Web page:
Readers are invited to submit cases that have led to ethical questions or conflicts, or those that caused moral distress. The Society of Critical Care Medicine Ethics Committee will solicit analyses authored by qualified ethics consultants with expertise in critical care environments. Through this process, we hope that readers will gain a better appreciation of ethical issues facing critical care clinicians, intensive care unit patients, and families of critically ill and injured patients. We believe that readers will also develop a richer understanding of the role of healthcare ethics consultants and become more comfortable in using local resources.
A 65-year-old man was admitted to the intensive care unit (ICU) in cardiogenic shock. His past history included advanced stage D, class IV ischemic cardiomyopathy, chronic obstructive pulmonary disease (COPD), tobacco use, coronary artery disease, coronary artery bypass grafting, and multiple percutaneous interventions and stent placements. He required a dobutamine drip on admission and underwent a right heart catheterization that revealed a severely diminished cardiac index (1.15 L/kg/m2), an estimated ejection fraction of 15% and a mixed venous saturation of 15%. He also had pulmonary function testing that demonstrated a restrictive lung pattern. His providers determined that he required a left ventricular assist device (LVAD).
The patient's eligibility was determined by the Centers for Medicare & Medicaid Services. Contraindications were excluded and his risks were explained. The patient's social, family, religious, and personal issues were assessed by a device coordinator, a social worker and a palliative medicine team to determine his psychosocial stability. Goals of care were correspondingly established. His dossier went to the device/transplant committee, and he was determined to be an acceptable candidate for LVAD placement.
He received informed consent and was instructed that his recovery process would be lengthy and that the first six to 12 weeks could be particularly difficult. He understood that his COPD could make his liberation from mechanical ventilation difficult. The patient underwent LVAD insertion. Postoperatively, he had a significant coagulopathy and required reexploration on postoperative day one and ongoing inotropic support. He also developed postoperative hypercarbic respiratory failure. Once extubated, inhalers and noninvasive mechanical ventilation were initiated for wheezing and persistent hypercarbia. (To rule out vocal cord dysfunction, the patient underwent a nasopharyngolaryngoscopy, which revealed normal vocal cord motion.) He required reintubation but was successfully weaned and extubated a second time. He intermittently needed noninvasive bilevel ventilation (BiPAP) for six to 12 hours per day.
The care teams explained to him it would be in his best interest to receive a tracheostomy. The patient had never explicitly said that he did not want a tracheostomy or dialysis preoperatively. It was explained to him and his wife that a tracheostomy was a temporary measure and that the medical staff was confident he would not need it in the long term. At this juncture, the patient decided that he would not accept noninvasive ventilation, reintubation or tracheostomy. This conversation was followed by several reasonably good clinical days for the patient. However, his carbon dioxide levels began to rise again and he became predictably less responsive. The care teams asked his wife to allow them to administer BiPAP one more time to make him more alert in order to ascertain whether he still felt the same regarding tracheostomy in light of his recent acceptable clinical course. She refused. The staff was distressed by this decision because his LVAD was working well and he was hemodynamically stable. The patient expired 24 hours later.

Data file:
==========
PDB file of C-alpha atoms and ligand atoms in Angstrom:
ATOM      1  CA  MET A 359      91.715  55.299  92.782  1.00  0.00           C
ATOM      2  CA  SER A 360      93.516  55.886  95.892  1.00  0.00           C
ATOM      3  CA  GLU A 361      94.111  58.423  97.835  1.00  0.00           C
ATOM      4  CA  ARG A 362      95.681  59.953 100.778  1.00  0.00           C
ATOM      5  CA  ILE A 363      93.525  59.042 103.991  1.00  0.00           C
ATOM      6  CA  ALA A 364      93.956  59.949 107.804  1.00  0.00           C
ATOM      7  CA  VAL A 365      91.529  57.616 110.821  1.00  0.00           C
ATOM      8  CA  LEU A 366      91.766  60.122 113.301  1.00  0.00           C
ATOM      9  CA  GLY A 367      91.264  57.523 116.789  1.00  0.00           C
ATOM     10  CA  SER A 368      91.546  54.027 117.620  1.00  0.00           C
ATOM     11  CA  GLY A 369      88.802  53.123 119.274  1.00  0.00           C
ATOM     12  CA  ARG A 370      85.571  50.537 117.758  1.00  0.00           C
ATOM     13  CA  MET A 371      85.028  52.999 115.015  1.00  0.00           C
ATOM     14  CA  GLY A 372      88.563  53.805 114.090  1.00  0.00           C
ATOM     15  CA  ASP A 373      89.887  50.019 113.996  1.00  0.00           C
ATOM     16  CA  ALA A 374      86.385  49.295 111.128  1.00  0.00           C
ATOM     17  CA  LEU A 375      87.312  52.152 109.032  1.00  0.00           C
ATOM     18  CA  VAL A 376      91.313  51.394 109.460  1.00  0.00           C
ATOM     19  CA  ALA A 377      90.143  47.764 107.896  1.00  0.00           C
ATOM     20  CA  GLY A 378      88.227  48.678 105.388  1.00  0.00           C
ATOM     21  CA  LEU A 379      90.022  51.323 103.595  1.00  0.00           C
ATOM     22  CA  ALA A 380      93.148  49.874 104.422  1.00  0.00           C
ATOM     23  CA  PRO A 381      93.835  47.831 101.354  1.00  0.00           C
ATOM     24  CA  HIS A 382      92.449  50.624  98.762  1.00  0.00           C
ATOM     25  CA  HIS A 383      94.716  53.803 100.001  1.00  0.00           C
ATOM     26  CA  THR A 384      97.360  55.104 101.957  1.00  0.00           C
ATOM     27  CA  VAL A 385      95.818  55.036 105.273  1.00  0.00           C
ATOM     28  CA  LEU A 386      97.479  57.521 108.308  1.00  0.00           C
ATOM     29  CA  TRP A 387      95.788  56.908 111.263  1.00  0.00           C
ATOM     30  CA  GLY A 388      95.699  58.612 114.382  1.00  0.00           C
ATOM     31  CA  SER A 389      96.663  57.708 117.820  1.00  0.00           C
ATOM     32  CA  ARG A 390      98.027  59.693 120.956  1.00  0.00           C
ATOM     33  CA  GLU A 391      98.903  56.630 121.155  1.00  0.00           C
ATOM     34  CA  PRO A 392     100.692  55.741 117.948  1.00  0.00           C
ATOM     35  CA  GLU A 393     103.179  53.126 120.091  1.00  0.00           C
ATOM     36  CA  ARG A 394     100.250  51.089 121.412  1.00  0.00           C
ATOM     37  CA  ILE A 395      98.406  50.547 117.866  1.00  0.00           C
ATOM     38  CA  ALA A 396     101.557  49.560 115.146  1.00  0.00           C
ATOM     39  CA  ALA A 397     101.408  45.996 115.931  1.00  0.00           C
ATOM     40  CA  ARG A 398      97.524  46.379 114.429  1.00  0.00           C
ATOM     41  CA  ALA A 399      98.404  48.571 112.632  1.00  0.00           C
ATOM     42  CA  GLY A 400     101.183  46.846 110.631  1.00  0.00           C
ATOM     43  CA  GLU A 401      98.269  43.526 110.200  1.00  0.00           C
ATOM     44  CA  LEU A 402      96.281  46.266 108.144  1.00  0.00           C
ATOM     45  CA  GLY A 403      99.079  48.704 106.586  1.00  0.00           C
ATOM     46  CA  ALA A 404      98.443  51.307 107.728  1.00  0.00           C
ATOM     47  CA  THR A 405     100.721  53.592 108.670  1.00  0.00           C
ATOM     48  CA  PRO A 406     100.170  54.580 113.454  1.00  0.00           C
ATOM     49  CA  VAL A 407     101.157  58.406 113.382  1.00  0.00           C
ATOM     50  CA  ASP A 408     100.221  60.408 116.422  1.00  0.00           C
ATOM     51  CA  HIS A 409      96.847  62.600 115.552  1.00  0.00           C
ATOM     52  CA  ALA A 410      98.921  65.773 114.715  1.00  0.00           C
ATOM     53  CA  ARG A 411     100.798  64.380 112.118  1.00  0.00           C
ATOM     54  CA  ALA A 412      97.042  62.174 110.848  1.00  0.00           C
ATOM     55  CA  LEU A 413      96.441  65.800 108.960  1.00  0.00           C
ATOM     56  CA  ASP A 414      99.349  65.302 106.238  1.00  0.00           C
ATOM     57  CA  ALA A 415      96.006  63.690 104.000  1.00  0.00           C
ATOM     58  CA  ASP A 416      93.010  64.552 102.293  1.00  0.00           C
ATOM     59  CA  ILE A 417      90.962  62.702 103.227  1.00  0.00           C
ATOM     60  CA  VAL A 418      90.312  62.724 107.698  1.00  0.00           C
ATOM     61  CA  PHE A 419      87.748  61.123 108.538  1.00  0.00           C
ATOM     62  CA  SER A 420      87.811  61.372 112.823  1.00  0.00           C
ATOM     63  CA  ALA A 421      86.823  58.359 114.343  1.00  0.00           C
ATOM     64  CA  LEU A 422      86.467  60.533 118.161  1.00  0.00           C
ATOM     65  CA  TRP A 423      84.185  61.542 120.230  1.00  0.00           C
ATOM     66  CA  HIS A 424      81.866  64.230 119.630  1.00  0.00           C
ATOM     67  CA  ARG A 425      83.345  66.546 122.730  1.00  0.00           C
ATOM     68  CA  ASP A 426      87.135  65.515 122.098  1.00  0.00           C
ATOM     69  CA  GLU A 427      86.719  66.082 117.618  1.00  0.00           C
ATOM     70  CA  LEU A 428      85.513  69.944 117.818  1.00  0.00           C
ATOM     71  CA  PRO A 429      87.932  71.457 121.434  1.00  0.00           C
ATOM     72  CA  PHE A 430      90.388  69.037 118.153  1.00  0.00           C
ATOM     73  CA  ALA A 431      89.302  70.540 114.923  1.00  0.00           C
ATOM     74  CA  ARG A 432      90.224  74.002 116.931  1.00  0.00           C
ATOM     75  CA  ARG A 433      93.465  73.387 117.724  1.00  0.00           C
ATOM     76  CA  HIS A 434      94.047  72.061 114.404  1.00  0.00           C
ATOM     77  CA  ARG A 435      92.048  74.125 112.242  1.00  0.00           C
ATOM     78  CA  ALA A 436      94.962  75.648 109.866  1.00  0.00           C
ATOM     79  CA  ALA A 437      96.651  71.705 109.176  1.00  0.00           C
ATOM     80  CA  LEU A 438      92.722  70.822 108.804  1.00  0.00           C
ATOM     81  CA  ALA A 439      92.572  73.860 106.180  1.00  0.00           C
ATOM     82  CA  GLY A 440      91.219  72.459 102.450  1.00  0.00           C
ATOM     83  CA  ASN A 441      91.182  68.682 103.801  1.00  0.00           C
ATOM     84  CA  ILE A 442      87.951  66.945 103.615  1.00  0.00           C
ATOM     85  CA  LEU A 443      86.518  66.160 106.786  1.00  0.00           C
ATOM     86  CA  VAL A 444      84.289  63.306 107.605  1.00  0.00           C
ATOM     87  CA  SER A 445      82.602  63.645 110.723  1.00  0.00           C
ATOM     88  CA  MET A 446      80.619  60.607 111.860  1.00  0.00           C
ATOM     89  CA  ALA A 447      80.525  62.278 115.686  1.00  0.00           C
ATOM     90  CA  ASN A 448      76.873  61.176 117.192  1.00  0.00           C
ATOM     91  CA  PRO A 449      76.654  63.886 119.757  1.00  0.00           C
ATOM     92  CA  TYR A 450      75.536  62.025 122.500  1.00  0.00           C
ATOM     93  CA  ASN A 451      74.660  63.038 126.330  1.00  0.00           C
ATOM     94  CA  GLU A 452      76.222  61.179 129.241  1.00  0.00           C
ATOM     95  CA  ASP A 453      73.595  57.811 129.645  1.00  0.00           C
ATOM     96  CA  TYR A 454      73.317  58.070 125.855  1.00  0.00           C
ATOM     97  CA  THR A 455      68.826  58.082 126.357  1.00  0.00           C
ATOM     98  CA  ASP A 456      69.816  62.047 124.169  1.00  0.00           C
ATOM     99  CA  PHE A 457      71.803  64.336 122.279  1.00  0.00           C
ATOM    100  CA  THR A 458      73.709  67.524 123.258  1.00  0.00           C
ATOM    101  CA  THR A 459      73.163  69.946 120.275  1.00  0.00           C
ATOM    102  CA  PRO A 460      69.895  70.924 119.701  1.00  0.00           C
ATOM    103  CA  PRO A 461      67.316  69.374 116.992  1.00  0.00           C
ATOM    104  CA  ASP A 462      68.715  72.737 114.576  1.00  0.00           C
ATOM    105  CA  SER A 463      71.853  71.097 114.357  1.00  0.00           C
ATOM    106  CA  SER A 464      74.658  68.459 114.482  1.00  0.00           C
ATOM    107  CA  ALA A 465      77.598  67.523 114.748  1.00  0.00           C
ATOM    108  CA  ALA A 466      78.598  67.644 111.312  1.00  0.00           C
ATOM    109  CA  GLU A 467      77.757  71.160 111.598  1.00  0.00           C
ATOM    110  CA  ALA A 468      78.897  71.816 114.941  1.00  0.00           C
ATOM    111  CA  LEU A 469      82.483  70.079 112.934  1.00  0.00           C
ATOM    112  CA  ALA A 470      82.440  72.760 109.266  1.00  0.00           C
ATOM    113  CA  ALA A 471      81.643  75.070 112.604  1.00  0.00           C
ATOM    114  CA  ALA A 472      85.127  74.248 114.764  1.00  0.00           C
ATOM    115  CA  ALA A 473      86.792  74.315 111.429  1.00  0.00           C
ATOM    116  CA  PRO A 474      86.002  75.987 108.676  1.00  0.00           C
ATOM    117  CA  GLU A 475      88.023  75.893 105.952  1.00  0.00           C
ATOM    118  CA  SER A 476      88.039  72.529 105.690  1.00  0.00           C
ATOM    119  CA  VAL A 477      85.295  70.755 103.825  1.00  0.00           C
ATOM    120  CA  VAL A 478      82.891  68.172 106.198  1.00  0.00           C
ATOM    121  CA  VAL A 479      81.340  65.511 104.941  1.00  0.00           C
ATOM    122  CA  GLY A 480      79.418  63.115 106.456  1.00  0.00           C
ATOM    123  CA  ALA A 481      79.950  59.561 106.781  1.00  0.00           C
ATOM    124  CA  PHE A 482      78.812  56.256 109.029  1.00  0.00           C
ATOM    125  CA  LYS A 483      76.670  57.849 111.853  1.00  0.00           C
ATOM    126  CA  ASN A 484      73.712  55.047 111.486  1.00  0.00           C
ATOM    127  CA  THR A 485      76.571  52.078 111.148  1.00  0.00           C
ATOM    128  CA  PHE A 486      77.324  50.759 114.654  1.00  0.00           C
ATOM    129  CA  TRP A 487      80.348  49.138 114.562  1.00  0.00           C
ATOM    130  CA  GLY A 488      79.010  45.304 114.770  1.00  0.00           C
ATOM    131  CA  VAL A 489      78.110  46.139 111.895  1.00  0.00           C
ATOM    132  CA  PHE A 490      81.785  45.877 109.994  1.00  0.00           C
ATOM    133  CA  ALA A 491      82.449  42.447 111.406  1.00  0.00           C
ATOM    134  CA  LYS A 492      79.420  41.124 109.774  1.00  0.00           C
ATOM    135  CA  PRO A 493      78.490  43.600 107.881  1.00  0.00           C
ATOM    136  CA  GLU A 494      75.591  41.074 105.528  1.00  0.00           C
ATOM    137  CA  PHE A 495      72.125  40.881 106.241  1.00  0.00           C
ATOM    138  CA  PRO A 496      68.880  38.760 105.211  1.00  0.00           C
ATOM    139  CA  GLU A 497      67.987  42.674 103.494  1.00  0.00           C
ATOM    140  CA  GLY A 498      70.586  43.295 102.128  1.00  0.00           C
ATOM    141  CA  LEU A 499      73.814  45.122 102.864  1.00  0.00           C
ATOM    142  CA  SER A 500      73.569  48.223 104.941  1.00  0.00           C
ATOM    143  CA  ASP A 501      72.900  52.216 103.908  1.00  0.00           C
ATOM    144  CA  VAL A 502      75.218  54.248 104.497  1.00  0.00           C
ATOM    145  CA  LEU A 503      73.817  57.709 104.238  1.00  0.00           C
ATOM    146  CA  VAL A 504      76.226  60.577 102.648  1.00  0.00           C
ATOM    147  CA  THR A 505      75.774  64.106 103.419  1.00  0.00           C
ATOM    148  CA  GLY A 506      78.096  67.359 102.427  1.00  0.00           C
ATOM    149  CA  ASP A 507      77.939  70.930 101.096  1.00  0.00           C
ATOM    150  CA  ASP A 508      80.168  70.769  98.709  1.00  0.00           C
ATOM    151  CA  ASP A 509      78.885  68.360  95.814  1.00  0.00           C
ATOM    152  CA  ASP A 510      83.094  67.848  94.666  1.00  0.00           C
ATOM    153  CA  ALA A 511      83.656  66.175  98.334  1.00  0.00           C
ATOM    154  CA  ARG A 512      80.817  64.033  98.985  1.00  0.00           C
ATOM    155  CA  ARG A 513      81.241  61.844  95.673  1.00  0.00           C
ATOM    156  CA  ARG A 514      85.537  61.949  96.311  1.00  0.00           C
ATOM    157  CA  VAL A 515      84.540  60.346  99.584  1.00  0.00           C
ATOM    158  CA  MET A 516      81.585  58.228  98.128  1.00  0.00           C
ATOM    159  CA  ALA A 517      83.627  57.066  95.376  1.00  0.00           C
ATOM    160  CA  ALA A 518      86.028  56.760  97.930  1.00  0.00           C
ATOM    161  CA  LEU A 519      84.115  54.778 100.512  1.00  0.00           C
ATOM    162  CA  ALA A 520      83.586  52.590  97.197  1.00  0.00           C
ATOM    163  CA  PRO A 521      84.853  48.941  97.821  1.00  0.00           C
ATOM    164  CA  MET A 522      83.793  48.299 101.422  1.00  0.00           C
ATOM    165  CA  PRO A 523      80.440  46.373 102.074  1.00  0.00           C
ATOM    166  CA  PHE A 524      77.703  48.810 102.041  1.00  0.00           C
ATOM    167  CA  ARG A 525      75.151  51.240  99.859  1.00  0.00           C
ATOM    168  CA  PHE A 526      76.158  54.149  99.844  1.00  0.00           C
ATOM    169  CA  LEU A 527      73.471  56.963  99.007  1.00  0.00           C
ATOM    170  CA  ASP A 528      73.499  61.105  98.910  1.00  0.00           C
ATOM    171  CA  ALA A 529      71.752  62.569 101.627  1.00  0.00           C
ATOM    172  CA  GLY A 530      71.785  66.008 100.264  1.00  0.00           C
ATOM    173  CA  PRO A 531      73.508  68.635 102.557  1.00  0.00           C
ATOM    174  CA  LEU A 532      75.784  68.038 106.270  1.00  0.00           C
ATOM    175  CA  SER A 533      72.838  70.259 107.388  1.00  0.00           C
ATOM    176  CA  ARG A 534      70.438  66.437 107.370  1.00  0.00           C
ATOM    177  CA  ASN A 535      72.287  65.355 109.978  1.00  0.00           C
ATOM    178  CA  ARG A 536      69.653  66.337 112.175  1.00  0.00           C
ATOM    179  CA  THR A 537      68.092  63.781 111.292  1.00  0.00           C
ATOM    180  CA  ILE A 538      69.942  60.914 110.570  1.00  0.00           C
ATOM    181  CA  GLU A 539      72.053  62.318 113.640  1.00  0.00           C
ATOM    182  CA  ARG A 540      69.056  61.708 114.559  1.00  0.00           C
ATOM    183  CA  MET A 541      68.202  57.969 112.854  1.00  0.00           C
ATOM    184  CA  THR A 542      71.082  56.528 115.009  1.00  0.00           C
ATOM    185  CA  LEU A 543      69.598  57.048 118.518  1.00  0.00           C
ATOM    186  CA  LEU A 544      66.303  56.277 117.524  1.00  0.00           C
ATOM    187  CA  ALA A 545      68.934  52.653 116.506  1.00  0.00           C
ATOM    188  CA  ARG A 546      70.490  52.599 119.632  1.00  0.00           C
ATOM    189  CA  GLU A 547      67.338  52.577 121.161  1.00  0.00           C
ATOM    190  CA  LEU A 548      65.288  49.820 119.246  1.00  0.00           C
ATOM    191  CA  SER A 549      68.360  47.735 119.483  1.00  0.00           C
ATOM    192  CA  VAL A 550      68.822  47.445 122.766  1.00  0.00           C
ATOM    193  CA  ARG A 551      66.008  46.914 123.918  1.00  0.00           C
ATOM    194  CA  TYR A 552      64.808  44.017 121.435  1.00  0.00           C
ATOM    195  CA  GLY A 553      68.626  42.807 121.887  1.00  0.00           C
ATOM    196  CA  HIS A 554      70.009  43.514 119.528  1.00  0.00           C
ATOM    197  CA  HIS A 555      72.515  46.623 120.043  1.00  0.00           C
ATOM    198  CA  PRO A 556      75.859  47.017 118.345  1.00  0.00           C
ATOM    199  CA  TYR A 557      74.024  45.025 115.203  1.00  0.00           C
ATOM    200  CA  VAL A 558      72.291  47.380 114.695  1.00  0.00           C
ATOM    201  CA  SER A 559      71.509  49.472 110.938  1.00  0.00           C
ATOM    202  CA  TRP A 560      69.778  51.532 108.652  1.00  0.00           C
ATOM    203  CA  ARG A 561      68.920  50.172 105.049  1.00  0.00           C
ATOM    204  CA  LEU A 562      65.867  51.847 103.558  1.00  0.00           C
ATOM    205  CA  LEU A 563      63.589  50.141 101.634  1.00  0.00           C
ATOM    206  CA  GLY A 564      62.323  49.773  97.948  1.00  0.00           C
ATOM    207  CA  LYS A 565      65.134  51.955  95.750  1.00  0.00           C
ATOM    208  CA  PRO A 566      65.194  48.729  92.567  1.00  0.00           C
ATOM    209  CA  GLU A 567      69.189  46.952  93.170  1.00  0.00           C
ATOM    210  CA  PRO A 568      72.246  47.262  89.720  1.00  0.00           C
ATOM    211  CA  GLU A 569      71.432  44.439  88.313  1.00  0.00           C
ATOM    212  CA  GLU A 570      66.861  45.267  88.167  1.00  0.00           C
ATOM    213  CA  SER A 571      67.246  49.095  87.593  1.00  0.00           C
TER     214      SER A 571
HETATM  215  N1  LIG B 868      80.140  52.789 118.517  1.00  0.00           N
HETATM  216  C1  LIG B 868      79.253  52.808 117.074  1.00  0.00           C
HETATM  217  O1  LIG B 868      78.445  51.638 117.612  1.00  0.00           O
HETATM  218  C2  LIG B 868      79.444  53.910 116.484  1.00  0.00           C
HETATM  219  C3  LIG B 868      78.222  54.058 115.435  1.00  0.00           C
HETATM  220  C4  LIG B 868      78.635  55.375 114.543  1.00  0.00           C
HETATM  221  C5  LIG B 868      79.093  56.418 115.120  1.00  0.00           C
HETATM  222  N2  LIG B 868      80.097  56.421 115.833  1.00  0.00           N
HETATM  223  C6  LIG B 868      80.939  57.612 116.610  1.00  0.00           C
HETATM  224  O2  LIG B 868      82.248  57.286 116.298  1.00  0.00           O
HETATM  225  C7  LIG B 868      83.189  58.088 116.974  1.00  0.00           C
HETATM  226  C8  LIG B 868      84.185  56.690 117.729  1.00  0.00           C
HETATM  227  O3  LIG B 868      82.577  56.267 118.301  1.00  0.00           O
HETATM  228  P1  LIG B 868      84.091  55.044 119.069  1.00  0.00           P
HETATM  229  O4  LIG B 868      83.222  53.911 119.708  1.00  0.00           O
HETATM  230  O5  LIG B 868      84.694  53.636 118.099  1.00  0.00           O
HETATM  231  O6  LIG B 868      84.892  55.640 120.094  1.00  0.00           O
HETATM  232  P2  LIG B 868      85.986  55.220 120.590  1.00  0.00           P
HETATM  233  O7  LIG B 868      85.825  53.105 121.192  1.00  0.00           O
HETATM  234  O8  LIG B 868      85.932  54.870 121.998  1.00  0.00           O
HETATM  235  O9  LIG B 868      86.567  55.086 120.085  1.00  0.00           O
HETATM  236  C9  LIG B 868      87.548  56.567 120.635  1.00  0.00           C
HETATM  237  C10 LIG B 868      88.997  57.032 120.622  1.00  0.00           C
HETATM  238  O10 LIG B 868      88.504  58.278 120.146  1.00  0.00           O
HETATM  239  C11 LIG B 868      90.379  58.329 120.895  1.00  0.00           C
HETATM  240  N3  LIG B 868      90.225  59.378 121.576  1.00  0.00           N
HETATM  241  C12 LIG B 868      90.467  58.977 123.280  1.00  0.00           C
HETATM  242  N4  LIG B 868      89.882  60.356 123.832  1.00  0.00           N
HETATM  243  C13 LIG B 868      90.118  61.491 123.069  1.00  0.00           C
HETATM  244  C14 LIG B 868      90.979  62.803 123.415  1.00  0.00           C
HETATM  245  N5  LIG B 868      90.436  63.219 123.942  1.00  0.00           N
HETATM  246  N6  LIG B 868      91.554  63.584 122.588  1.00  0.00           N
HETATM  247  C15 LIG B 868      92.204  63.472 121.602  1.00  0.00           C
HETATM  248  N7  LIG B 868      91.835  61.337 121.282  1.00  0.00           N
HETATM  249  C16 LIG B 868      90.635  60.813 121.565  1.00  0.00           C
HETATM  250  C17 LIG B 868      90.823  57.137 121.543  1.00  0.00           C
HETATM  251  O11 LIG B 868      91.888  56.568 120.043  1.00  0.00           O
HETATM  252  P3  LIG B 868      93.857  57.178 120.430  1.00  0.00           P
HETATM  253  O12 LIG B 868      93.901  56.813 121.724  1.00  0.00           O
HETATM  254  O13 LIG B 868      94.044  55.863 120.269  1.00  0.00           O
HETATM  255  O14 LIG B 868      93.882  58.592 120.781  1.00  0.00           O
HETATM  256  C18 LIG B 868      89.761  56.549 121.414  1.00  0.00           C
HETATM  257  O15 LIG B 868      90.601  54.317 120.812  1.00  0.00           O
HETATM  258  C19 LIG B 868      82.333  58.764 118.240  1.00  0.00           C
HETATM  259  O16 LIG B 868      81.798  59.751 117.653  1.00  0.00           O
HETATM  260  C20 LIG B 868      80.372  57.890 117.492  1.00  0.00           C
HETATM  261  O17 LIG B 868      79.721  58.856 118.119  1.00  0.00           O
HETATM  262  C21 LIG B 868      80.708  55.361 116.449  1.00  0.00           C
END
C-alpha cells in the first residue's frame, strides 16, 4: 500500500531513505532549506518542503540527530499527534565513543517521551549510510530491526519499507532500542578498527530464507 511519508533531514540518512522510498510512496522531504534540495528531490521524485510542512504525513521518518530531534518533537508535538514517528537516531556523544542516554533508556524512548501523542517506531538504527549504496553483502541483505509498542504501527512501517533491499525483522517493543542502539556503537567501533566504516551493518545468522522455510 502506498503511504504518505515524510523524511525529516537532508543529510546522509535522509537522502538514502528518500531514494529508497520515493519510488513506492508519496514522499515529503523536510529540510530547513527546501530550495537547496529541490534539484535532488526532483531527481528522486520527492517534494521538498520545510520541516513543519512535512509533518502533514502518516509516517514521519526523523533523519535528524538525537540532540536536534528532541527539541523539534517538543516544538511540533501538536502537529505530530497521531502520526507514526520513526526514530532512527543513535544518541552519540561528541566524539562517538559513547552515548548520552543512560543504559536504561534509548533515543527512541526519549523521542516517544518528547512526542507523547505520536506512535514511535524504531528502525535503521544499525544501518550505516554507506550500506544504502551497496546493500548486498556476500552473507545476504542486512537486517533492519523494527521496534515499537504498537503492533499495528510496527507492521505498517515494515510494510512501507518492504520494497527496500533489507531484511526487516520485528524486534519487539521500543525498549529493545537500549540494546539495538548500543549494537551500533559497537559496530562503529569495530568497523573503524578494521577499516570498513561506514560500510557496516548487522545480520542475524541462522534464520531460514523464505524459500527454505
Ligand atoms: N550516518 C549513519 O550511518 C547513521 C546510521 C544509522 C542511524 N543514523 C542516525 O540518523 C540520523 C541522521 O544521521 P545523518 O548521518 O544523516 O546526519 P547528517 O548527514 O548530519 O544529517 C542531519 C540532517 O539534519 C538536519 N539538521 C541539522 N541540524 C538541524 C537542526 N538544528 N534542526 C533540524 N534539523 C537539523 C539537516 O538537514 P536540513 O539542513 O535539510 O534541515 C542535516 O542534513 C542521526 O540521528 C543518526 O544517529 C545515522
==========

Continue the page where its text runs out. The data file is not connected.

This complicated case highlights several important ethical issues. The first issue is informed consent, which has multiple components.(1) The nature of the decision/procedure/diagnosis must be explained in terms the patient understands, including the reasonable alternatives, relative risks, benefits, and uncertainties. An assessment of patient understanding, decision-making capacity and acceptance or rejection of the proposed treatment is needed. In this case, a very extensive process occurred for the evaluation of the LVAD placement. The patient and his family interacted with a complex multidisciplinary team, including physicians, a social worker, a device coordinator, and the palliative medicine team. This process took a great deal of time, allowing the patient and his family to ask many questions and decide goals of care. At any point, the patient could have withdrawn from consideration for a LVAD. He was informed the postoperative course would be rocky for the first several months but was expected to stabilize. By all standards of informed consent, he was given adequate information, time and opportunity for participation in the process. He was also given multiple assessments of his physical, spiritual and emotional level. He and his family demonstrated understanding and requested the procedure.